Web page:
IoT Data Analytics is the analysis of large volumes of data that has been gathered from connected devices. As IoT devices generate a lot of data even in the shortest period, it becomes complex to analyze the enormous data volumes. Besides, the IoT data is quite similar to big data but has a major difference in their size and number of sources. To overcome the difficulty in IoT data integration, IoT data analytics is the best solution. With this combination, the process of data analysis becomes cost-effective, easier, and rapid.
Why Data Analytics and IoT Will Be Indispensable?
Data analytics is an important part of the success of IoT investments or applications. IoT along with Data analytics will allow businesses to make efficient use of datasets. How?
Let’s get into it!
Using data analytics in IoT investments businesses will become able to gain insight into customer behavior. It will lead to the crafting offers and services accordingly. As a result, companies will see a hike in their profits and revenue.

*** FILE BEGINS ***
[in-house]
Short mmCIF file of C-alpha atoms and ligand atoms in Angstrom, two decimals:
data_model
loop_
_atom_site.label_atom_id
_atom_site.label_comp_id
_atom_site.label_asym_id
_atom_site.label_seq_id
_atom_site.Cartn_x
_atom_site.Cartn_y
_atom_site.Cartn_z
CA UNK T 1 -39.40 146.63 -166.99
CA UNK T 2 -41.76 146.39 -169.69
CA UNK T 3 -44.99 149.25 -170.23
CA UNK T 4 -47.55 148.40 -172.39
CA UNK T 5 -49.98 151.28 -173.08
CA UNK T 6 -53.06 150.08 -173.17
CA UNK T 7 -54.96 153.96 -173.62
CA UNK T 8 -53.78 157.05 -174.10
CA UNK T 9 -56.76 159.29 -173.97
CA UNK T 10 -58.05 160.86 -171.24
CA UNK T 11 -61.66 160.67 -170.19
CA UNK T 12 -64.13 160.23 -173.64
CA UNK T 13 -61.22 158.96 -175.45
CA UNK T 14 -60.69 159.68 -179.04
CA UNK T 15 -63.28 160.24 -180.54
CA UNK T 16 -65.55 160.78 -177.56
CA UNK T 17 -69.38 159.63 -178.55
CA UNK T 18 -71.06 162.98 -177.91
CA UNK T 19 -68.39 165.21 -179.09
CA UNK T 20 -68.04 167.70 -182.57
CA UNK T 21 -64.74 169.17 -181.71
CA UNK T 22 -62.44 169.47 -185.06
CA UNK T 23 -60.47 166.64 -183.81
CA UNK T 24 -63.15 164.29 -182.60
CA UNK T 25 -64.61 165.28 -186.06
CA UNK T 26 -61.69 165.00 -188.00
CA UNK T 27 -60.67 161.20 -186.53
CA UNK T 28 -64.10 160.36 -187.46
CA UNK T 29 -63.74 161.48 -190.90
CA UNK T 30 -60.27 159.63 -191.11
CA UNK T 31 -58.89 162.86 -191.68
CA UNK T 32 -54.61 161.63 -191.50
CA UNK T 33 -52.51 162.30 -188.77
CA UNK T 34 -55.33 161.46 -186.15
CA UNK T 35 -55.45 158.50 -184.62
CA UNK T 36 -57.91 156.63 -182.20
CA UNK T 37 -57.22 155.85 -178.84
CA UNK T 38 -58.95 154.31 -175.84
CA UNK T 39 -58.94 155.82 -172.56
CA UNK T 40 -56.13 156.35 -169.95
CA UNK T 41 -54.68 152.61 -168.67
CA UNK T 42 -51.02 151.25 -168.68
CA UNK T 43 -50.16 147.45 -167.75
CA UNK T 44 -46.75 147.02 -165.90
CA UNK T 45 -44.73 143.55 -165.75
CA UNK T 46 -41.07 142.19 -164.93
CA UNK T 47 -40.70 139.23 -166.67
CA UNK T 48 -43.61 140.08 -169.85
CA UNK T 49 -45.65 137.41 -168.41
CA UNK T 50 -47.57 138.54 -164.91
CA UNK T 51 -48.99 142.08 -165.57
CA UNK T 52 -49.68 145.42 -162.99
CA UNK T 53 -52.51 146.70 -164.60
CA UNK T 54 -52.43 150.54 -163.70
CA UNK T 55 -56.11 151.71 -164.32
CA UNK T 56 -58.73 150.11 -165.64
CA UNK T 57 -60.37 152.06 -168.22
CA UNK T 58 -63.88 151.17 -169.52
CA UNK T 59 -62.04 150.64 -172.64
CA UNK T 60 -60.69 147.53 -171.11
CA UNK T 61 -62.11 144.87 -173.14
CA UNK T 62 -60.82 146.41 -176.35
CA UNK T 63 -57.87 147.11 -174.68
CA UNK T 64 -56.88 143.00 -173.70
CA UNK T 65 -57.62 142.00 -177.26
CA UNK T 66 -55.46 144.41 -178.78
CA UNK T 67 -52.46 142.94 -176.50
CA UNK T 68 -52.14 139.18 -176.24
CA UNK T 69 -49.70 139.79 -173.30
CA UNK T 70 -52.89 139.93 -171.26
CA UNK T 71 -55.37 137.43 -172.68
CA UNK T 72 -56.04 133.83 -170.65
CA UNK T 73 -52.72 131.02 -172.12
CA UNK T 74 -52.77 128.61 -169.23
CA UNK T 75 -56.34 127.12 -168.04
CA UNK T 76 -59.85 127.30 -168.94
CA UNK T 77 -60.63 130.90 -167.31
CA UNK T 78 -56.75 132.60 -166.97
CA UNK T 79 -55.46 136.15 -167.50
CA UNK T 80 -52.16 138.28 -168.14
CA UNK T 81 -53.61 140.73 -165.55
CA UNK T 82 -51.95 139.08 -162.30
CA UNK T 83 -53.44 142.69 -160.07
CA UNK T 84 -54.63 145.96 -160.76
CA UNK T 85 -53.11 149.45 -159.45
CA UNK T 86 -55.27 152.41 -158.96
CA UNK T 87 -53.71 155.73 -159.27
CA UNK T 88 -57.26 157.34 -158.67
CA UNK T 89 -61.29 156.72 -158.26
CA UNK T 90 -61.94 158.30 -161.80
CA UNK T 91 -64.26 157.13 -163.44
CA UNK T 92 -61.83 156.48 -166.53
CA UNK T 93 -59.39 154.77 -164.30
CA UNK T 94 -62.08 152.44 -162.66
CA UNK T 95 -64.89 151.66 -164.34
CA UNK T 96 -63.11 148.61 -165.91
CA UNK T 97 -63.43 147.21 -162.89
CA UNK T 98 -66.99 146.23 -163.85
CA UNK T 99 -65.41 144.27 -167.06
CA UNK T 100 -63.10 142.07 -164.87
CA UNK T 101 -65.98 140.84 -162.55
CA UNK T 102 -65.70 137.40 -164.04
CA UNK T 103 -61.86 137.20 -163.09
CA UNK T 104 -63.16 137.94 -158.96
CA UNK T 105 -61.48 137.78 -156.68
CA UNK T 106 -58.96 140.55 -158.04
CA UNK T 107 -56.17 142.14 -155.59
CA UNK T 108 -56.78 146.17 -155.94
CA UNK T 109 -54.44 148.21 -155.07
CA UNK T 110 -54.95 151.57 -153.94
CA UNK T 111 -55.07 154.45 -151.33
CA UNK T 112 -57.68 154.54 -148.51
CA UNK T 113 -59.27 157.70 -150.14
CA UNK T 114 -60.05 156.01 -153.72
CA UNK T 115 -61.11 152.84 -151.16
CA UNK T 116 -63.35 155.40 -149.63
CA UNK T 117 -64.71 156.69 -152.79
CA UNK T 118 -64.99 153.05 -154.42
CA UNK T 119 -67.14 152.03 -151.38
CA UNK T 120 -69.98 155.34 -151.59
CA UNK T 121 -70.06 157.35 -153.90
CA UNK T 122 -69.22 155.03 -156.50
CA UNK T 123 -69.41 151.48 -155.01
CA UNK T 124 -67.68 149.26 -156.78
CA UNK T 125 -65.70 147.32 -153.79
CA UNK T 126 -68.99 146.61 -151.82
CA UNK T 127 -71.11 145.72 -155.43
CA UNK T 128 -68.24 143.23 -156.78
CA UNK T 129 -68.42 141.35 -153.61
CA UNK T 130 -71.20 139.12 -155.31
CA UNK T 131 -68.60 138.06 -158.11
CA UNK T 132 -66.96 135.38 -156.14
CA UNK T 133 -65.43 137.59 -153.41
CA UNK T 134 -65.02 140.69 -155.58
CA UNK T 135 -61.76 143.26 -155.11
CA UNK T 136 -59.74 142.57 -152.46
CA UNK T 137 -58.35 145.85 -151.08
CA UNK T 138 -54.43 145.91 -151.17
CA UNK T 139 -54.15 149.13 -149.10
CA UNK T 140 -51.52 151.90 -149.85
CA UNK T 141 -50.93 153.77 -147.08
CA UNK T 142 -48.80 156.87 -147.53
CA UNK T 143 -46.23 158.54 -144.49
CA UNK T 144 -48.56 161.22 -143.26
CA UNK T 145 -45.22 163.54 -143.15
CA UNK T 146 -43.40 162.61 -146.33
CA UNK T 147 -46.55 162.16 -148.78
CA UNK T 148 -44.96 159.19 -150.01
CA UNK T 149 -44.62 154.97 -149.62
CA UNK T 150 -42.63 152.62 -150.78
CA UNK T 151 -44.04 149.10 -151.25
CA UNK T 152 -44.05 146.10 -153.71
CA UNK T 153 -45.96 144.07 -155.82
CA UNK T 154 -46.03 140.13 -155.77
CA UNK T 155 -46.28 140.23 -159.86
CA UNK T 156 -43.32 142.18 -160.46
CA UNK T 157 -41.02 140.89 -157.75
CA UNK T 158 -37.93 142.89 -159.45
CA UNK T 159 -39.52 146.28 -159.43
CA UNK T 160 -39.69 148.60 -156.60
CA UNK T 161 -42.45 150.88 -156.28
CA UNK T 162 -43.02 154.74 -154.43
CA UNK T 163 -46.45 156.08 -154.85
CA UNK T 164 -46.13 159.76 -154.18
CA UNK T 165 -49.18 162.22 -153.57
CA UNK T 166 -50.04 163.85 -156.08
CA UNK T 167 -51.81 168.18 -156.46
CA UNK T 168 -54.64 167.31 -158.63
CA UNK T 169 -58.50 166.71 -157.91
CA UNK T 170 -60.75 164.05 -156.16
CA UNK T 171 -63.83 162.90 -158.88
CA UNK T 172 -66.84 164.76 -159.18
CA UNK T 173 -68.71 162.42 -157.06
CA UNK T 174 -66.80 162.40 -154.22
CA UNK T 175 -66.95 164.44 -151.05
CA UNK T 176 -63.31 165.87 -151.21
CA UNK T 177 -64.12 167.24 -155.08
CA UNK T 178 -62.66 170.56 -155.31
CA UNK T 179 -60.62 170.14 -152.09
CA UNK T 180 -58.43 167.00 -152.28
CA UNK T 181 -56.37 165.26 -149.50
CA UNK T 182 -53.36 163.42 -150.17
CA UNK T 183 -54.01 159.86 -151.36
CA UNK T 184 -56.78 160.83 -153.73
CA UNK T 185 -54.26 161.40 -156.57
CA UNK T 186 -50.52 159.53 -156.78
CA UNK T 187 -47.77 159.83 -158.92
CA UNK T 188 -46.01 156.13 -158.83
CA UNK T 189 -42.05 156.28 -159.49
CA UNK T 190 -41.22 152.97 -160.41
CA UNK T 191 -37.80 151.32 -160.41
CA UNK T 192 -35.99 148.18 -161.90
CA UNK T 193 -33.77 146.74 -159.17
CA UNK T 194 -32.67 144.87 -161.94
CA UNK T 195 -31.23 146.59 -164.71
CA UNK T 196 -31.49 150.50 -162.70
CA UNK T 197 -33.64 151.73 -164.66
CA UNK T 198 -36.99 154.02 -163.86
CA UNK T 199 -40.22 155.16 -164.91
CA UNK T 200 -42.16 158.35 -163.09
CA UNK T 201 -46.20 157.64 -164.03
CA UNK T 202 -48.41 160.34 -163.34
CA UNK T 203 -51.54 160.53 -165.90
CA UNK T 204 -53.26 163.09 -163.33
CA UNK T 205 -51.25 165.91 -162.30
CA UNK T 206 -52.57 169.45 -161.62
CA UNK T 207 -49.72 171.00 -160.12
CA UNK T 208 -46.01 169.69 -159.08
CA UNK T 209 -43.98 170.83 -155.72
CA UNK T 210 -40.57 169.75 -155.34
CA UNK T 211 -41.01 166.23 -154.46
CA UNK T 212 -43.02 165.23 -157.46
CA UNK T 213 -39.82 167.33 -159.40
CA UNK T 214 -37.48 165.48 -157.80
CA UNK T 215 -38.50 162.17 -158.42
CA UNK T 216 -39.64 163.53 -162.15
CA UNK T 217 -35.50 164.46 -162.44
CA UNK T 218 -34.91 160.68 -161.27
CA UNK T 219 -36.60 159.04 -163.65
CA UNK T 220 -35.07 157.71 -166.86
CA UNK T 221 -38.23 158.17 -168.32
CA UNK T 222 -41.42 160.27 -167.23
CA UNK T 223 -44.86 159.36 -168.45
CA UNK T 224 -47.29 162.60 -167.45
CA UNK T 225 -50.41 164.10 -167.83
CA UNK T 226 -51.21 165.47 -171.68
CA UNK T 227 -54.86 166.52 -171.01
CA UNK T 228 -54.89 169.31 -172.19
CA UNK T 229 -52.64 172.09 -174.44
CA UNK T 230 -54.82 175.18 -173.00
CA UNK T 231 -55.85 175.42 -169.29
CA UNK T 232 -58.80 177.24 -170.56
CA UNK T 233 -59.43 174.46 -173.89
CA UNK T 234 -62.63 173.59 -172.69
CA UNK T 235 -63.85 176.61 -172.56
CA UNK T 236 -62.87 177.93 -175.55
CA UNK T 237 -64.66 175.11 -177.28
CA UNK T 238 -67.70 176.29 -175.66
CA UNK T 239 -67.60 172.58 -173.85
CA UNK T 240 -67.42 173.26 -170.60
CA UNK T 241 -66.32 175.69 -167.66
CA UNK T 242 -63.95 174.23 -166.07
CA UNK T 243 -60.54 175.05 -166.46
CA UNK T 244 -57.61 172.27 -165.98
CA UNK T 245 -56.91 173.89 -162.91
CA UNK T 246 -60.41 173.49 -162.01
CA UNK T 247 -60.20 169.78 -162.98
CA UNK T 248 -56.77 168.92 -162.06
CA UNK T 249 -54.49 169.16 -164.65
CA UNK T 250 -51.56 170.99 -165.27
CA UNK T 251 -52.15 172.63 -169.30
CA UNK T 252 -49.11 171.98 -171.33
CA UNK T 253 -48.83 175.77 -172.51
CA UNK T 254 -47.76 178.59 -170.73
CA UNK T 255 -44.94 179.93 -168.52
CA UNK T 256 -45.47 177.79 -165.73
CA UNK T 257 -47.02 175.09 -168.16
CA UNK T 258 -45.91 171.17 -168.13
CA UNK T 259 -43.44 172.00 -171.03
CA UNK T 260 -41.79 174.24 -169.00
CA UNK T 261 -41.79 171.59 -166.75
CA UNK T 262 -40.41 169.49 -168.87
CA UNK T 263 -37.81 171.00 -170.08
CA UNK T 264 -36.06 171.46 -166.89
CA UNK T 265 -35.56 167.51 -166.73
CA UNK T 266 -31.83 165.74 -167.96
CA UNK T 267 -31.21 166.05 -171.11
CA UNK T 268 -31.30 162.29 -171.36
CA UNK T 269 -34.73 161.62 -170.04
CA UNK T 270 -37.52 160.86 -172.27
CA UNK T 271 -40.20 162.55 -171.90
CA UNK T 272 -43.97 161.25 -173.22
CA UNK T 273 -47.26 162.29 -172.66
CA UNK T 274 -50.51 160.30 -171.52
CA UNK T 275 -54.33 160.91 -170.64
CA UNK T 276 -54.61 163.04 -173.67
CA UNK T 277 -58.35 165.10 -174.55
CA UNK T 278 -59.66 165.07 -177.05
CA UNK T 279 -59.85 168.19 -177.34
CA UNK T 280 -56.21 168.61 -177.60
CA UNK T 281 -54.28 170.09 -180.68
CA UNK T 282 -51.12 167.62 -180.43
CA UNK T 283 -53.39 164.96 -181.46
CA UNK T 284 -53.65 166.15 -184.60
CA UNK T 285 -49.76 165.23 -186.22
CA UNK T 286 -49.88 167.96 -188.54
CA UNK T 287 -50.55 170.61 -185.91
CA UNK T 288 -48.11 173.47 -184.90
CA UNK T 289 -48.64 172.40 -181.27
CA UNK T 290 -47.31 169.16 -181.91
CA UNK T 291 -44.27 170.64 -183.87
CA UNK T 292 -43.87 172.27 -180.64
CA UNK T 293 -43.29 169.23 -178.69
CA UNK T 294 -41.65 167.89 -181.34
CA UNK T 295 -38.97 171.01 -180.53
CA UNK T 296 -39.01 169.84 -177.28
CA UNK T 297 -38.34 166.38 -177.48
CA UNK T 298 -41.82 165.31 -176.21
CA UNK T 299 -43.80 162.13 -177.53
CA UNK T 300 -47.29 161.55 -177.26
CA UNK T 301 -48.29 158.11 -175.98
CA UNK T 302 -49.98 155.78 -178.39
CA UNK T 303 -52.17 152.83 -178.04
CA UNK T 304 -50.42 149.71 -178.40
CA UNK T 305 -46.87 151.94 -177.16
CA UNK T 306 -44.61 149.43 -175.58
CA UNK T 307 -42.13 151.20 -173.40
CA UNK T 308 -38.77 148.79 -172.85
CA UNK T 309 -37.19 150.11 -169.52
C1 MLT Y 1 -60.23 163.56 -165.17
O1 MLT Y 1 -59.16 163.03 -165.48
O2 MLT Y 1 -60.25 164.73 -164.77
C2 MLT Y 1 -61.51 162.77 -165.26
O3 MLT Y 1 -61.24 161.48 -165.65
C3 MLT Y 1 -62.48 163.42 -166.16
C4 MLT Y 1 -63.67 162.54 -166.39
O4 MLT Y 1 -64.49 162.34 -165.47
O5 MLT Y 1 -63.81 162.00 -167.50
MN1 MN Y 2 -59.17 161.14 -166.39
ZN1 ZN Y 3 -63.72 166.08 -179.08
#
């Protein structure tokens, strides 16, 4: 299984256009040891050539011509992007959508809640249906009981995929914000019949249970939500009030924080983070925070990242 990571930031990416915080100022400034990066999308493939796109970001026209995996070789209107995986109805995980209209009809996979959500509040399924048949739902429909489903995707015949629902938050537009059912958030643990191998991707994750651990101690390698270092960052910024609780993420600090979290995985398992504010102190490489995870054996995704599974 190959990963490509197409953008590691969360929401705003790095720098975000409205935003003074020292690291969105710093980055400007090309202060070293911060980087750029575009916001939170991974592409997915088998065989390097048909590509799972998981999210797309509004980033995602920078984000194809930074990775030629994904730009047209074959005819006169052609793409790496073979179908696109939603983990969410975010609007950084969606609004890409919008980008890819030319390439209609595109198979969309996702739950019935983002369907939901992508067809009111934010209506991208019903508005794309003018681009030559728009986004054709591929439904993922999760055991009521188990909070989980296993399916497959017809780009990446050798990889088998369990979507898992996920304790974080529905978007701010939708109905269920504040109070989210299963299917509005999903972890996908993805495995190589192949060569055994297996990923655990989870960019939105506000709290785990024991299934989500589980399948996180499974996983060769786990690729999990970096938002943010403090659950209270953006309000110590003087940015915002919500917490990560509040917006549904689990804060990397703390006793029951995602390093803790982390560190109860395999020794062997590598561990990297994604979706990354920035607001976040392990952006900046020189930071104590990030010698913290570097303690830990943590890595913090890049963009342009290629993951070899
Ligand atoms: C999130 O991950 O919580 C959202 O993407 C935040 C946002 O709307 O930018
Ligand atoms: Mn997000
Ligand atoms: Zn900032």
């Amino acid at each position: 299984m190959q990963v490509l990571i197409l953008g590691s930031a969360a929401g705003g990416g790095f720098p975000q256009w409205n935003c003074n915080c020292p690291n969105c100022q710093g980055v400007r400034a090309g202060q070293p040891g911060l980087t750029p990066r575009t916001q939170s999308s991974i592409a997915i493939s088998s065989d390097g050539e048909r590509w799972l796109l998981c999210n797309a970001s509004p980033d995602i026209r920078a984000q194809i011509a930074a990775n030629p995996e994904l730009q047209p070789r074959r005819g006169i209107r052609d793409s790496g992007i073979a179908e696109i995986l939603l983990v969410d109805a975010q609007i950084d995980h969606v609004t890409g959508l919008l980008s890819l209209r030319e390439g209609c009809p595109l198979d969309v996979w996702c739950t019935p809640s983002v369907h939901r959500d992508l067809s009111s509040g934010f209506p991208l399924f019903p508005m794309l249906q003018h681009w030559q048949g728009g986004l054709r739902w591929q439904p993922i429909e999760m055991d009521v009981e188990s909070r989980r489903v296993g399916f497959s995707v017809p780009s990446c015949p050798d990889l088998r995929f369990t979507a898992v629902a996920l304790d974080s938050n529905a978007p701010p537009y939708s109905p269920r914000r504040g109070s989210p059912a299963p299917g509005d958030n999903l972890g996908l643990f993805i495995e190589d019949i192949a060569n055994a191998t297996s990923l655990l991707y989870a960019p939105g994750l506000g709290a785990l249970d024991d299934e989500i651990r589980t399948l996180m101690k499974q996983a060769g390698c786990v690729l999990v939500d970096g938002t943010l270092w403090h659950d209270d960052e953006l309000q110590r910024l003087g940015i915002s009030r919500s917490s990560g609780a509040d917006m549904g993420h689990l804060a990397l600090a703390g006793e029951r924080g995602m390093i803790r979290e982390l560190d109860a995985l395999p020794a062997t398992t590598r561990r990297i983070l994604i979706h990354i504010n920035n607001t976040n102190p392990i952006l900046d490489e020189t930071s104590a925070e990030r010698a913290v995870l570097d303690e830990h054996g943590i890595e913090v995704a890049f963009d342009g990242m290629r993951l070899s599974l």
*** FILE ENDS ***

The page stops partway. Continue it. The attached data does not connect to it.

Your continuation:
The vast amount of data sets that are being used by IoT applications needs to be organized and analyzed to obtain patterns. It can easily be achieved by using IoT analytics software.
In an era full of IoT devices and applications, the competition has also increased. You can gain a competitive advantage by hire developers that can help with the IoT analytics implementations. It will assist businesses in providing better services and stand out from the competition.
Now the next question arises: Where is it being implemented? Companies like Amazon, Microsoft, Siemens, VMware, and Huawei are using IoT data analytics for product usage analysis, sensor data analysis, camera data analysis, improved equipment maintenance, and optimizing operations.
The Rise of IoT Data Analytics